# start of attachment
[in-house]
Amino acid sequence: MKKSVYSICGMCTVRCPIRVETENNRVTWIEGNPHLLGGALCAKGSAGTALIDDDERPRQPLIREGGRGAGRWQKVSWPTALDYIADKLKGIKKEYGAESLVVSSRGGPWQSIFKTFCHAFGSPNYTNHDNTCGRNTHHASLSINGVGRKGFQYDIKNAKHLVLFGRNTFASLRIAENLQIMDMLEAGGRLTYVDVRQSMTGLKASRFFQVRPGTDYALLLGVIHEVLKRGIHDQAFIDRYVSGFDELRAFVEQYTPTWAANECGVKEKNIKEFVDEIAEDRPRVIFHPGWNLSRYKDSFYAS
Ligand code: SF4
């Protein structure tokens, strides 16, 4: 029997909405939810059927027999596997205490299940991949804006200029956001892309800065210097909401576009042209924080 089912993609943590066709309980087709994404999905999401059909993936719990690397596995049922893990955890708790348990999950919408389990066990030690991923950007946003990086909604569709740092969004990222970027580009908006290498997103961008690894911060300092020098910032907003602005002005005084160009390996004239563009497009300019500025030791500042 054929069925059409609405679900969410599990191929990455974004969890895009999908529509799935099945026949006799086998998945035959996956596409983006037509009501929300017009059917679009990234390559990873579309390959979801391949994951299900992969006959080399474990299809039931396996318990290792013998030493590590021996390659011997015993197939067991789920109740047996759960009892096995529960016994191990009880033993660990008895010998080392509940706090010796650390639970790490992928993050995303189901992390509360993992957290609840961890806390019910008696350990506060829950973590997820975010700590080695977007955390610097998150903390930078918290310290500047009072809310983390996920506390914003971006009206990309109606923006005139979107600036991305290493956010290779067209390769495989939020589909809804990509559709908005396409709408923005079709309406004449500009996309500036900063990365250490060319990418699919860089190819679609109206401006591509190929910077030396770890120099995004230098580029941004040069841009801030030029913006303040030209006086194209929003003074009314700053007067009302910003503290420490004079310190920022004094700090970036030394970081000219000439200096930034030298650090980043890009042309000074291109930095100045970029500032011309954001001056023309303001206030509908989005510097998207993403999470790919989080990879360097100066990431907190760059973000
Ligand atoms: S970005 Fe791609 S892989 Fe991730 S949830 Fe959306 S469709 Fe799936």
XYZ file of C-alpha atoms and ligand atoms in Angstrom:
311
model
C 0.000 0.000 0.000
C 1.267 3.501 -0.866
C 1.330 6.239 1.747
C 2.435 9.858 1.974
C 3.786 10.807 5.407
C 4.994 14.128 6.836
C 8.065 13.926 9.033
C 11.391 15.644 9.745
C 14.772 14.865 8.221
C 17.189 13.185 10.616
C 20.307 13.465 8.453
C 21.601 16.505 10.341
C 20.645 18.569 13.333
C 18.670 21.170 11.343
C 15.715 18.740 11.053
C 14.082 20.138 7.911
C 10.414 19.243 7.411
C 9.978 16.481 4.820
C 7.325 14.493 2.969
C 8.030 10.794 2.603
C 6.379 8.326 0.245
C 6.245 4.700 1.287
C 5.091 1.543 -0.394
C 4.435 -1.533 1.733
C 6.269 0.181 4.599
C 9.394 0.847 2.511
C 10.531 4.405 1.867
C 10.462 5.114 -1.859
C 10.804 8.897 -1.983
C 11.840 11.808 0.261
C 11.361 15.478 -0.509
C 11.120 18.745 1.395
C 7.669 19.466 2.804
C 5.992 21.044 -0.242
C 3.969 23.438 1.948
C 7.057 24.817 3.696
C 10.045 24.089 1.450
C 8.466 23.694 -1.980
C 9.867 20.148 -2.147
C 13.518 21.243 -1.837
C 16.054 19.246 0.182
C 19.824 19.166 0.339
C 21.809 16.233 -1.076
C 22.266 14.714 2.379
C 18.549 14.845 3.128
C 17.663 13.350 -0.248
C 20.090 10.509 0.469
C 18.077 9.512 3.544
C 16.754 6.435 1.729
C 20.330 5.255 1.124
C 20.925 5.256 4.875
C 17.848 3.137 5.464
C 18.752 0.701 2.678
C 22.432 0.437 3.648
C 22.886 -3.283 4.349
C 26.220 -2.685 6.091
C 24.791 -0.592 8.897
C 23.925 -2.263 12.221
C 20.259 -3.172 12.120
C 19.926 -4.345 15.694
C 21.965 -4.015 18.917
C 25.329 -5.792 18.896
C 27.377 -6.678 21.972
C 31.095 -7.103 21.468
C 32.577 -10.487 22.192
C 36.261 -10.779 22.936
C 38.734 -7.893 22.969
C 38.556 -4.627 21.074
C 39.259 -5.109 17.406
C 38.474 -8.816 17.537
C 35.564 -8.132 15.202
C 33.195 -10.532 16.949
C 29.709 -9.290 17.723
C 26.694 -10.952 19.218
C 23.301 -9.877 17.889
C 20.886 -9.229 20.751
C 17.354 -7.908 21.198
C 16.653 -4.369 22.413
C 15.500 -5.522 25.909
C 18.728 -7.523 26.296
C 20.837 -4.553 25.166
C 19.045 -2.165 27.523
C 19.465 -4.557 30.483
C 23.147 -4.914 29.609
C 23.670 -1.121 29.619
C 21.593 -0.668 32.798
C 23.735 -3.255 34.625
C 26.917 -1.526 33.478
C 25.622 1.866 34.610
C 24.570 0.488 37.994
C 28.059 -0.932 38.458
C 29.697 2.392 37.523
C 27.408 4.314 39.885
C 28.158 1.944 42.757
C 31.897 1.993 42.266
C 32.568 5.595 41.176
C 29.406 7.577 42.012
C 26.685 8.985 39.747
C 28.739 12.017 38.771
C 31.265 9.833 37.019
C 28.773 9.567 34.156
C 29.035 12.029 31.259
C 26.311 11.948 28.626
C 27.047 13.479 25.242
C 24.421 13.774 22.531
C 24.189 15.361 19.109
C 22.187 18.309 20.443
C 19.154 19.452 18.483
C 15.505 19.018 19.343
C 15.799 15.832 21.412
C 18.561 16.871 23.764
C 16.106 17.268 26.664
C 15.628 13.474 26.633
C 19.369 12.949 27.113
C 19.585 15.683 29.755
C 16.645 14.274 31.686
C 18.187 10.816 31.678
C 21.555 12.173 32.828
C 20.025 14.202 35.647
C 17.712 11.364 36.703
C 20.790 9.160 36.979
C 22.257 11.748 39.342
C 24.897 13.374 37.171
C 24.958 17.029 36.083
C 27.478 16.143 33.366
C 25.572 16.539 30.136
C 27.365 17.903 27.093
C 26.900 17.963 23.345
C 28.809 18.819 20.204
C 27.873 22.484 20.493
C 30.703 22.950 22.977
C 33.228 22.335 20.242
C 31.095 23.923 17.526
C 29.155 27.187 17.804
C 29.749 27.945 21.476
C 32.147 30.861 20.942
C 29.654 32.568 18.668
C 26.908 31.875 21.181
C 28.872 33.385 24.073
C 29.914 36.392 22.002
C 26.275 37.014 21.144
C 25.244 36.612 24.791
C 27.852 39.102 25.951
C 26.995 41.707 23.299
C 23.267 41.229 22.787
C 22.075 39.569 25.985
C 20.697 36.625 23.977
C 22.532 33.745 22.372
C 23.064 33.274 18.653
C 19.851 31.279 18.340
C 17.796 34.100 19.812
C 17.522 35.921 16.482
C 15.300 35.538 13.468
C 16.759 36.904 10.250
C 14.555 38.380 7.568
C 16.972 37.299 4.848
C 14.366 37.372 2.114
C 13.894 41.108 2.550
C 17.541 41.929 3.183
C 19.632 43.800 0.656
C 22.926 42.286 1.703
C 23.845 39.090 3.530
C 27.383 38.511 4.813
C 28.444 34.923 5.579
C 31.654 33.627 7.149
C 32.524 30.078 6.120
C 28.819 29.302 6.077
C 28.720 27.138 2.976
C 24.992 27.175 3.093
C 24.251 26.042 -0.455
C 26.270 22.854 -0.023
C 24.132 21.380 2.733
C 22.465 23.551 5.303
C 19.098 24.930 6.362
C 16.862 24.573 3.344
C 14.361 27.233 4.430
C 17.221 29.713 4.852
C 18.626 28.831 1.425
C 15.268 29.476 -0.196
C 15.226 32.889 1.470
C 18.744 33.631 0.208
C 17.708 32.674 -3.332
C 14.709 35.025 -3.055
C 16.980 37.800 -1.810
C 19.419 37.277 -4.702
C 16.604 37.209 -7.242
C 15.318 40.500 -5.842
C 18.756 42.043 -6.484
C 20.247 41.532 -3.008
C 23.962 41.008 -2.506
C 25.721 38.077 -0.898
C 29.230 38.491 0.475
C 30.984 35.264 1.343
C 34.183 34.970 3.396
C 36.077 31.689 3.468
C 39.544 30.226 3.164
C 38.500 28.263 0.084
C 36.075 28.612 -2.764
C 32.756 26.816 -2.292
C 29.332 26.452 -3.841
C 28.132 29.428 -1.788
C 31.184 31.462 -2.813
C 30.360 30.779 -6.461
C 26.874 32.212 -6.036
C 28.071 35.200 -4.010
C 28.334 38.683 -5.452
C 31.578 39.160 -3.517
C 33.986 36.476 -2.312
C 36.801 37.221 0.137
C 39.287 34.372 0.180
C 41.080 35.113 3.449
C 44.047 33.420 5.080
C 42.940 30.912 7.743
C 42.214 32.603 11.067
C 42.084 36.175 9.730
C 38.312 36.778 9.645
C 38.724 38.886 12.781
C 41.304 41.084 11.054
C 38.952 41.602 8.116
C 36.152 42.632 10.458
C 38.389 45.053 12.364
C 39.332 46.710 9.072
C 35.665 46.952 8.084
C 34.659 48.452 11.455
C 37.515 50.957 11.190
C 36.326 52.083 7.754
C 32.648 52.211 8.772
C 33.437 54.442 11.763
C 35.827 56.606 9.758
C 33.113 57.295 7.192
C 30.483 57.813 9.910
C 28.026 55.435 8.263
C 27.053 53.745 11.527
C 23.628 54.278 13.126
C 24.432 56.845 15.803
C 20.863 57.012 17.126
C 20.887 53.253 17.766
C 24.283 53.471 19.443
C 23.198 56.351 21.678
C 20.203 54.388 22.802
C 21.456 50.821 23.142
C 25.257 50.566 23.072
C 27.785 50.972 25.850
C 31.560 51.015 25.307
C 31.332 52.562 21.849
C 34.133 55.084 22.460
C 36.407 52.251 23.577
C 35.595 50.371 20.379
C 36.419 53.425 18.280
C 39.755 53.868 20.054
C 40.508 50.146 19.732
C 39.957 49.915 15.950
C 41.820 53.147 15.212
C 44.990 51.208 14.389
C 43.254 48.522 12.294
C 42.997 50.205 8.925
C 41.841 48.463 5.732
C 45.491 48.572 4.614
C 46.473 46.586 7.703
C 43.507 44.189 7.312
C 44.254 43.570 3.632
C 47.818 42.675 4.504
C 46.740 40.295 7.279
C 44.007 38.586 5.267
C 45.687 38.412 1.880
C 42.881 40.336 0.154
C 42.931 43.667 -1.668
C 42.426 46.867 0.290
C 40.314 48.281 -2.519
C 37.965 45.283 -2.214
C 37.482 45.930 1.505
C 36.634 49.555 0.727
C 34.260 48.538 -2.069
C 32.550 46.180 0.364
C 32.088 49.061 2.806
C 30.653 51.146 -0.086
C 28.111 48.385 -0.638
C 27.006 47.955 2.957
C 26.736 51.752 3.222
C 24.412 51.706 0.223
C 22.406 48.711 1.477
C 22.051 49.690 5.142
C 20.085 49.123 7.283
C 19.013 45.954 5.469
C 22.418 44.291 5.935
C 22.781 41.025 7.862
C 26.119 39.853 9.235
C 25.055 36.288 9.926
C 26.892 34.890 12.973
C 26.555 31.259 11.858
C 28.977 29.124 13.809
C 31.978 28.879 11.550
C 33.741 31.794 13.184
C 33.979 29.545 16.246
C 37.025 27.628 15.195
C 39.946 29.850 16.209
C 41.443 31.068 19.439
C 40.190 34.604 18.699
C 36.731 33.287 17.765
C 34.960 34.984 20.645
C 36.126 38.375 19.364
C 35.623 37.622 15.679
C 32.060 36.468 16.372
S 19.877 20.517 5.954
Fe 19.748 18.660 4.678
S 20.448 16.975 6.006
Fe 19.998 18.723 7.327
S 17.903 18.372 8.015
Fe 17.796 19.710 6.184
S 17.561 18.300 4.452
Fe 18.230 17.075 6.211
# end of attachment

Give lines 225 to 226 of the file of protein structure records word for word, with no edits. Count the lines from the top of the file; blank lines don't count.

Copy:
C 38.724 38.886 12.781
C 41.304 41.084 11.054